How students perceive their safety

Vincent Niewald News Editor

Senior Alyssa Brandes showcases how simple walking in and out of the front doors can be. Photo by Grace Walter.

For administrators at Bellevue East, student safety is the number one priority. While the Nebraska Department of Education ranked Bellevue East as ‘Good’ on a scale of ‘Needs Improvement,’ ‘Good,’‘Great’, and ‘Excellent’ for the 2020-2021 school year, as seen on the official Nebraska Department of Education (NDE) website, things within East are constantly changing,in order to make East a safer place for all students. 

While some changes may be more obvious to students, there may be some smaller changes, or more subtle ones, that students never notice. Assistant principal Nathaniel Bacon believes that student safety is of the utmost importance in school.

“It’s kind of the first thing on our minds every day, every year looking at what upgrades or things need to change to keep kids safe. Whether that thing is more of the prevention side, obviously, that’s what we want to do is have that preventative part in place and enhancing that because we don’t just want to be proactive in student safety,” Bacon said.

Every year, there are policy changes, updates to the building, anything and everything to ensure that the students attending Bellevue East remain safe while inside of the building. East’s administration is always looking for ways to improve student safety.

“We visit that at the end of every year; what enhancements do we need to make for prevention? And then at the start of the year, review with our staff, our safety protocols or SRP, any changes or additions to what we’re doing.  And then also, if there’s any things around the building that need to be fixed, changed or updated, to better enhance student safety,” Bacon said.

Preemptive improvements and close attention to student safety are very important, but the essence of all of these changes is, of course, the students themselves. Student perception of their own safety can be crucial. If a student does not feel safe in school, then they cannot be expected to learn at their highest capacity. Senior Alyssa Brandes has always felt comfortable at East.

“I can say that I have never really felt unsafe while I was in school. I mean, I’ve never even been in any situation where the teachers or the administrators have had to intervene in order to fix something. I will say that I have heard from some other students that some of the teachers are really good at listening, and they try their best to help as much as possible, if there is some sort of thing going on,” Brandes said.

As safe as some students may feel, there is always room for improvement. While Brandes is happy with the way the school has made her feel in the years she has attended, she believes that there is room for the school to grow. One such concern involves the way people gain entrance into the school.

“The school could probably change how easily people can get inside. You really can never know who could be coming in, and whether or not they could pose an actual threat to all of the students inside of the school. Thankfully, there hasn’t ever been a situation like that, at least not that I can remember there being,” Brandes said.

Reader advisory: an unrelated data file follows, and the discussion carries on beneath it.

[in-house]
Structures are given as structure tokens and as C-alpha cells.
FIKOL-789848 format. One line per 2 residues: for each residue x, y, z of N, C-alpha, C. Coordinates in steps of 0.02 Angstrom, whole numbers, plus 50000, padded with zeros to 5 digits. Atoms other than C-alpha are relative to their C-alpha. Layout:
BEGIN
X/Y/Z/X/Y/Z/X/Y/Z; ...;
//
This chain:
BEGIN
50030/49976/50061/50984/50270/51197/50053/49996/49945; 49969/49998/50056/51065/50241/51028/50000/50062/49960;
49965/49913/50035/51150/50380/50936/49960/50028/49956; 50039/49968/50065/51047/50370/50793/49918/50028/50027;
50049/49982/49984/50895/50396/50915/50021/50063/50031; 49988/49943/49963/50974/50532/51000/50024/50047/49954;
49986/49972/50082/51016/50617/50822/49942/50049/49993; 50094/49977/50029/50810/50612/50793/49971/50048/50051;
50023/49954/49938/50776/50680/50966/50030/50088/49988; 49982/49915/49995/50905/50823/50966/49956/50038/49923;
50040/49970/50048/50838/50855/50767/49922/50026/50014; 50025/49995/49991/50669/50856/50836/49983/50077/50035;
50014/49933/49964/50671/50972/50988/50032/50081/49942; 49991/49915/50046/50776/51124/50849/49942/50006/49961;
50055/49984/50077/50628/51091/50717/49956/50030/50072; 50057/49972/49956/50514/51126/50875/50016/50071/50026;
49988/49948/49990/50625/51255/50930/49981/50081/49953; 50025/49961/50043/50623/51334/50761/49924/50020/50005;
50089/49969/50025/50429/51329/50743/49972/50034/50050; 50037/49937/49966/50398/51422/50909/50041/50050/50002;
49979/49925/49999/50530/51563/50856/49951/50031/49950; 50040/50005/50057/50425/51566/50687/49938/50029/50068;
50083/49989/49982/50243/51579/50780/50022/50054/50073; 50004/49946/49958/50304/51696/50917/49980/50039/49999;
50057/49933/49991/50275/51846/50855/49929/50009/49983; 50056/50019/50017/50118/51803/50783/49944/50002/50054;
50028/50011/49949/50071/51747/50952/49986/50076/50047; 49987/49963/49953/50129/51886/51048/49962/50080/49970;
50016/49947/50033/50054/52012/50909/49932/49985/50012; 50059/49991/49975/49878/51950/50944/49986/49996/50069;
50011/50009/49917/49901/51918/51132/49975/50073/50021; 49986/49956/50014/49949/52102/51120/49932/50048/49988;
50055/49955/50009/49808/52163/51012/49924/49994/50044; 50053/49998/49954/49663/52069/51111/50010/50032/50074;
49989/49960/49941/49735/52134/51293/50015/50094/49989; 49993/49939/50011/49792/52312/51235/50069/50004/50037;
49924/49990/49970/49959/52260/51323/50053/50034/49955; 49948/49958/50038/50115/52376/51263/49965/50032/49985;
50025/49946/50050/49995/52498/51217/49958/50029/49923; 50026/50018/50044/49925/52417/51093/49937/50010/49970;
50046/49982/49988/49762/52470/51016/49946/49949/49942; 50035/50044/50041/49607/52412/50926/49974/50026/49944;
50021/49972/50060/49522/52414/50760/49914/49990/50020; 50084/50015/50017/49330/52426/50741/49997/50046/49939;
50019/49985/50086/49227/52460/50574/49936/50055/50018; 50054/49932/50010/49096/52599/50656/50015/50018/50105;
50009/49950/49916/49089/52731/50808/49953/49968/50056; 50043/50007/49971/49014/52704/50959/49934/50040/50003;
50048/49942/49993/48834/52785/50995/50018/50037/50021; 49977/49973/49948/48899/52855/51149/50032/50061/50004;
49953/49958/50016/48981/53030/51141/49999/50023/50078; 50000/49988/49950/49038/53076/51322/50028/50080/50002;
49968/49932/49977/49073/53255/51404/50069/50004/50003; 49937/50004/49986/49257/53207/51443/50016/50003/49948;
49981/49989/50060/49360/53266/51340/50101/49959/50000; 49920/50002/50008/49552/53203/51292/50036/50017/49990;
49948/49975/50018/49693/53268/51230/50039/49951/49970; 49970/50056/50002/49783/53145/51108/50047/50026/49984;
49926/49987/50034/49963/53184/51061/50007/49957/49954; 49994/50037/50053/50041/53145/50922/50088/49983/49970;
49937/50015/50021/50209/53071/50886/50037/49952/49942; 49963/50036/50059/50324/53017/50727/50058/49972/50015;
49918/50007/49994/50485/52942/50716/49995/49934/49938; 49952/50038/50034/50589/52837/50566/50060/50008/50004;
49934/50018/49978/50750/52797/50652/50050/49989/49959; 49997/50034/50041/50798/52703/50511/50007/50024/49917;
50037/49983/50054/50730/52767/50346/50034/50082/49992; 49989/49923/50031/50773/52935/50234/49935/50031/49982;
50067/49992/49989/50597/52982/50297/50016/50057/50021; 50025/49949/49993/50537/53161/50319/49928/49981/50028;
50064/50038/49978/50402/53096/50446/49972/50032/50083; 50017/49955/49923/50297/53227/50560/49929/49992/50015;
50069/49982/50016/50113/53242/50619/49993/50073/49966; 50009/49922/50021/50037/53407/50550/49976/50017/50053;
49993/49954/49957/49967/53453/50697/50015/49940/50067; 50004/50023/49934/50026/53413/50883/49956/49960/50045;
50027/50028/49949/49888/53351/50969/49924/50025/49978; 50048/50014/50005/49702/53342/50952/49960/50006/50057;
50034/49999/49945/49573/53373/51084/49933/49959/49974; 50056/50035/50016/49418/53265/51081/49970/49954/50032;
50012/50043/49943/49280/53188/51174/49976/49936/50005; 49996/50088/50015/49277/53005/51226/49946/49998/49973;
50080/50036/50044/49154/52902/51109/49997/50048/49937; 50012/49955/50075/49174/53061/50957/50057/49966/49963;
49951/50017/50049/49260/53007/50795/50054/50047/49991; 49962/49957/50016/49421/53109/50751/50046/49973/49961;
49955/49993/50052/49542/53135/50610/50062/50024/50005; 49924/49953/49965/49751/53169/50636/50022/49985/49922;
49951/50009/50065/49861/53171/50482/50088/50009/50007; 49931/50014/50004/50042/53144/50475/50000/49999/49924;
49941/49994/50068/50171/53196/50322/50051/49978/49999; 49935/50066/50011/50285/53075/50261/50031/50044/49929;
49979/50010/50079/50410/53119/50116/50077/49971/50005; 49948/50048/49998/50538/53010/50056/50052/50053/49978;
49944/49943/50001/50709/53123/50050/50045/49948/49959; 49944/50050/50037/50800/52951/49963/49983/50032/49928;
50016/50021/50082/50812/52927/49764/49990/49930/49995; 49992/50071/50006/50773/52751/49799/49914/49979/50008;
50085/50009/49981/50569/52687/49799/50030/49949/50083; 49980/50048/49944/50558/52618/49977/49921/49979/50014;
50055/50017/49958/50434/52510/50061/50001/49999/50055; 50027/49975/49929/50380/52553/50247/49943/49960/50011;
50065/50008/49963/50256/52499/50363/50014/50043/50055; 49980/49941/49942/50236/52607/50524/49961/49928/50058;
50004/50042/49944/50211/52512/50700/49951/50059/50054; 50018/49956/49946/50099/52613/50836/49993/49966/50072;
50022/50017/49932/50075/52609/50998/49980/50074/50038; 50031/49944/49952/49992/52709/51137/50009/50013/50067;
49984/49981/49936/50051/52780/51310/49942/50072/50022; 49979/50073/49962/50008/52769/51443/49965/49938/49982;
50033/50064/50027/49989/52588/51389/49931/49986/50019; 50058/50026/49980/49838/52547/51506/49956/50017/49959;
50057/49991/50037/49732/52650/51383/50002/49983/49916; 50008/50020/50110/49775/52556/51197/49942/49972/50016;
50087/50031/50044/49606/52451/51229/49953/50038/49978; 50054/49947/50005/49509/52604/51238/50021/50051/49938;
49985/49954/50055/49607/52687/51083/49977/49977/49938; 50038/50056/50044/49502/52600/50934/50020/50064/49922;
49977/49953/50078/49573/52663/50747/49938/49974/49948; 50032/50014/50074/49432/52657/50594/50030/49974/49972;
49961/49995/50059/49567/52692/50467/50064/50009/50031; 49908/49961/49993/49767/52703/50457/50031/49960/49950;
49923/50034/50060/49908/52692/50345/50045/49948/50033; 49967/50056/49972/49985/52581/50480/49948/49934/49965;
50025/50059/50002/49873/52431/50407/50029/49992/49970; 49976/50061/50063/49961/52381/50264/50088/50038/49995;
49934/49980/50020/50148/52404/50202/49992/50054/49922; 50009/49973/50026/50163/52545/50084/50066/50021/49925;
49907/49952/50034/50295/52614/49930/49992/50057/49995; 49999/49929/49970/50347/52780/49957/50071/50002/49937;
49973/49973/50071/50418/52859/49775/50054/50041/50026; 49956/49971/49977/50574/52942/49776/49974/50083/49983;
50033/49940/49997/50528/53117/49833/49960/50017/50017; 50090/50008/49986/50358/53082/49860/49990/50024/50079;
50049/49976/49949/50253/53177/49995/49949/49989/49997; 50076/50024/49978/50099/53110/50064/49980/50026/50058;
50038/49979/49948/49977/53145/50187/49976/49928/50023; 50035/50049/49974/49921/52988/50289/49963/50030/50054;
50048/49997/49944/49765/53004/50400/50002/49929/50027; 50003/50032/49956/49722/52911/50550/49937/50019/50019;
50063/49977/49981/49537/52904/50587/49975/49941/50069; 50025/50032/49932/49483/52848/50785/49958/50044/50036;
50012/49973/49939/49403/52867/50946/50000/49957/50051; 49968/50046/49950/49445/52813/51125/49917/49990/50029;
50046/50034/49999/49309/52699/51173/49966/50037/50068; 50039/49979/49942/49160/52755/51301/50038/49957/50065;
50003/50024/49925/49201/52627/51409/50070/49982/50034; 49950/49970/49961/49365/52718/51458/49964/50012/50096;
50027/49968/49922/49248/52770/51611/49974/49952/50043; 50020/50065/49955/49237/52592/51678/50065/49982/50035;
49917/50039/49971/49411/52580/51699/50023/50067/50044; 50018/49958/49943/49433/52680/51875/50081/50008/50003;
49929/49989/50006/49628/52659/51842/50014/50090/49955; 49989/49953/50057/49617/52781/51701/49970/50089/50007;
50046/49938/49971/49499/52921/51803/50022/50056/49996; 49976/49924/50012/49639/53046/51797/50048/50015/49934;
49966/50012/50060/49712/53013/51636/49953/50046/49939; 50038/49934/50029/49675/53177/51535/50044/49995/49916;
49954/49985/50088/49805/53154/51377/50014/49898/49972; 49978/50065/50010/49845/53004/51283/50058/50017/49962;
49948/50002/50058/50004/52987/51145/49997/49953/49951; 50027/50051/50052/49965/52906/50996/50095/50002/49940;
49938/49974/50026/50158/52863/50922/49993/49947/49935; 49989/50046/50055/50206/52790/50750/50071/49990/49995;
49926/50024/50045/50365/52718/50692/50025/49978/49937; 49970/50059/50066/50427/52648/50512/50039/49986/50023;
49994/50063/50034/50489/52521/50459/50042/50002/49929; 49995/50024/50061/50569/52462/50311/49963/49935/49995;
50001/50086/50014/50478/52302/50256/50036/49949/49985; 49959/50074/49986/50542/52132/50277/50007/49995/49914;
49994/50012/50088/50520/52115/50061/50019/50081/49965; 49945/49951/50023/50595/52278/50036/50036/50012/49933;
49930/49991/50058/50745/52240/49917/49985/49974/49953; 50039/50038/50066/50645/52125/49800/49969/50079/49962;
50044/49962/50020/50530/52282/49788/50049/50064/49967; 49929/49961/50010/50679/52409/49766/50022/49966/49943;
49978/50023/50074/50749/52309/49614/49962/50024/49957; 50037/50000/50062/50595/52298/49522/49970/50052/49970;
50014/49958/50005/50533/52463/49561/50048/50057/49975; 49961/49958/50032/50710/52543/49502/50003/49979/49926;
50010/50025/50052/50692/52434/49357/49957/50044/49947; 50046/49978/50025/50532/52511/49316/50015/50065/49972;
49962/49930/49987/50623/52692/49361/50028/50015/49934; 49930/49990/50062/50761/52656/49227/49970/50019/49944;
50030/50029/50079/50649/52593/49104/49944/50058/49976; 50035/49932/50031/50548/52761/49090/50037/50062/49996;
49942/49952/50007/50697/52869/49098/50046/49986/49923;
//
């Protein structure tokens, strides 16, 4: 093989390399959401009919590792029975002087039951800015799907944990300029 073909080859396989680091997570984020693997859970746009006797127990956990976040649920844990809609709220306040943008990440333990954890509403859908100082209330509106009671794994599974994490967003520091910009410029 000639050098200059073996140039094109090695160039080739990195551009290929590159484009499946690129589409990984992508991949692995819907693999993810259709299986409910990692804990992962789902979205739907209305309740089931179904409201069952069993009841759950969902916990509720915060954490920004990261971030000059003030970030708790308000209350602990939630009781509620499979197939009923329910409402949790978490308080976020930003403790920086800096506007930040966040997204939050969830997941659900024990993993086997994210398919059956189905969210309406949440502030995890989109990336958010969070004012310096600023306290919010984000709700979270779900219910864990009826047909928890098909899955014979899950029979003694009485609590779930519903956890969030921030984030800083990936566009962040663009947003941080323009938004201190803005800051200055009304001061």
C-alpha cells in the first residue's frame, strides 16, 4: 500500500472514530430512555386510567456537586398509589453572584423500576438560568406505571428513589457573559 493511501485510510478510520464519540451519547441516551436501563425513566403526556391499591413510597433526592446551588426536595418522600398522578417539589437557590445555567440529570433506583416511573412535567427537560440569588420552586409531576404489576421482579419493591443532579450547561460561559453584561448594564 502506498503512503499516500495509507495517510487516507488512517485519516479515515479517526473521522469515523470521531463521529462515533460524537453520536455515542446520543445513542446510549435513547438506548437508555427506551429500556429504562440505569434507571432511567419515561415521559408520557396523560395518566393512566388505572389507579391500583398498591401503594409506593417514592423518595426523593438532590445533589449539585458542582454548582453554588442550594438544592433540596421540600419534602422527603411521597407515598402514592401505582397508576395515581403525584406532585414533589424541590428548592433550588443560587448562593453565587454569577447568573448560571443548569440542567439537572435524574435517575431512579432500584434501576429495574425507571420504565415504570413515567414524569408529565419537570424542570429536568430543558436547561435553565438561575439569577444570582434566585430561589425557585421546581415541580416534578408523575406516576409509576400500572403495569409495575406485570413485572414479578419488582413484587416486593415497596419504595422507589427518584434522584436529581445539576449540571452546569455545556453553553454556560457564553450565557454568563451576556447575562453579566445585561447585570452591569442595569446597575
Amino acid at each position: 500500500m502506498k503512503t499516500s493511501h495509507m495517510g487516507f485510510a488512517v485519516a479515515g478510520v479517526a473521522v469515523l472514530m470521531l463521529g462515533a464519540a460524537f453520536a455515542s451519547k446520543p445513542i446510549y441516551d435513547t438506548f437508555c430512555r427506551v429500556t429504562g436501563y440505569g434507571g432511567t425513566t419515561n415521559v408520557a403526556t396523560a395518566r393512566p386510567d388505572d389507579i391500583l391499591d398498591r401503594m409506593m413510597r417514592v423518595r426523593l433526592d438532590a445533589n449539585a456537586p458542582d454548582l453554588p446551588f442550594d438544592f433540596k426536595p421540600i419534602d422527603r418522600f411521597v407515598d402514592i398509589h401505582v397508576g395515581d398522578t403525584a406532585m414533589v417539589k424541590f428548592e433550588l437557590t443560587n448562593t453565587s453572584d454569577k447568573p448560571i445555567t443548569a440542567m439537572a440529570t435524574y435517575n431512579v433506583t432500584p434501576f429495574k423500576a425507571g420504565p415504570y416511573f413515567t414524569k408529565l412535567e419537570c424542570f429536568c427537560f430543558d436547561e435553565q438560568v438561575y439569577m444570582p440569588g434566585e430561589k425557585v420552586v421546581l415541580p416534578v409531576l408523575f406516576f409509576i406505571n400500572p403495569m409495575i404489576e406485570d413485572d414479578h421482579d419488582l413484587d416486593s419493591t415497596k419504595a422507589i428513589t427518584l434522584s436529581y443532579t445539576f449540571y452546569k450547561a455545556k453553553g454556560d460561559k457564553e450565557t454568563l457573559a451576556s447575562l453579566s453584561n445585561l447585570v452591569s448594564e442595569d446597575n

Brandes and students like her are among those lucky enough to have always felt safe in school, whether due to physical improvements to the building, or through the mediating presence of teachers and administrators. Some students, however, have a slightly different view of their safety in school. Senior Melannie Gonzalez is one such student. 

“I wouldn’t say that I’ve ever really felt unsafe while I was in school. I would say I’ve felt uncomfortable, but there is a fairly big jump for discomfort to active danger. Honestly, I can say I have never feared anything other than an ‘F’ while in school. Honestly, our staff is impeccable at making students feel welcome and making any necessary accommodations for us,” Gonzalez said.

Student safety and student satisfaction are two very different topics. Students like Brandes, who feels secure every day and is mostly pleased with how school runs, coexist with students like Gonzalez, who also feel secure, but have no love lost for school itself.

“Do any of us particularly like being here? No, but school is able to consistently give all of us a secure routine. Not only that, but all of us are, or at least I assume we are all aware, of the various precautions that are in place in order to protect us. To be honest, there isn’t even anything I can think of that comes off as a major breach of security to me,” Gonzalez said.

If a student did feel they knew of an area of the school that could pose a security risk, or of certain things that make them feel unsafe, there are actions that they can take. Bacon is always willing to accept student input, and encourages students to approach him if they do ever feel unsafe.

“I will take any and all input from a student that they feel they need to express on how to make our buildings safer or a specific part of the building safer. We are open to having students be a part of that conversation. I welcome students, if they see something that’s not safe, let’s fix it. Let’s figure out why it’s unsafe. A plan of action to make it safe. I would encourage any student that has a safety concern or an idea to make things better to come see me,” Bacon said.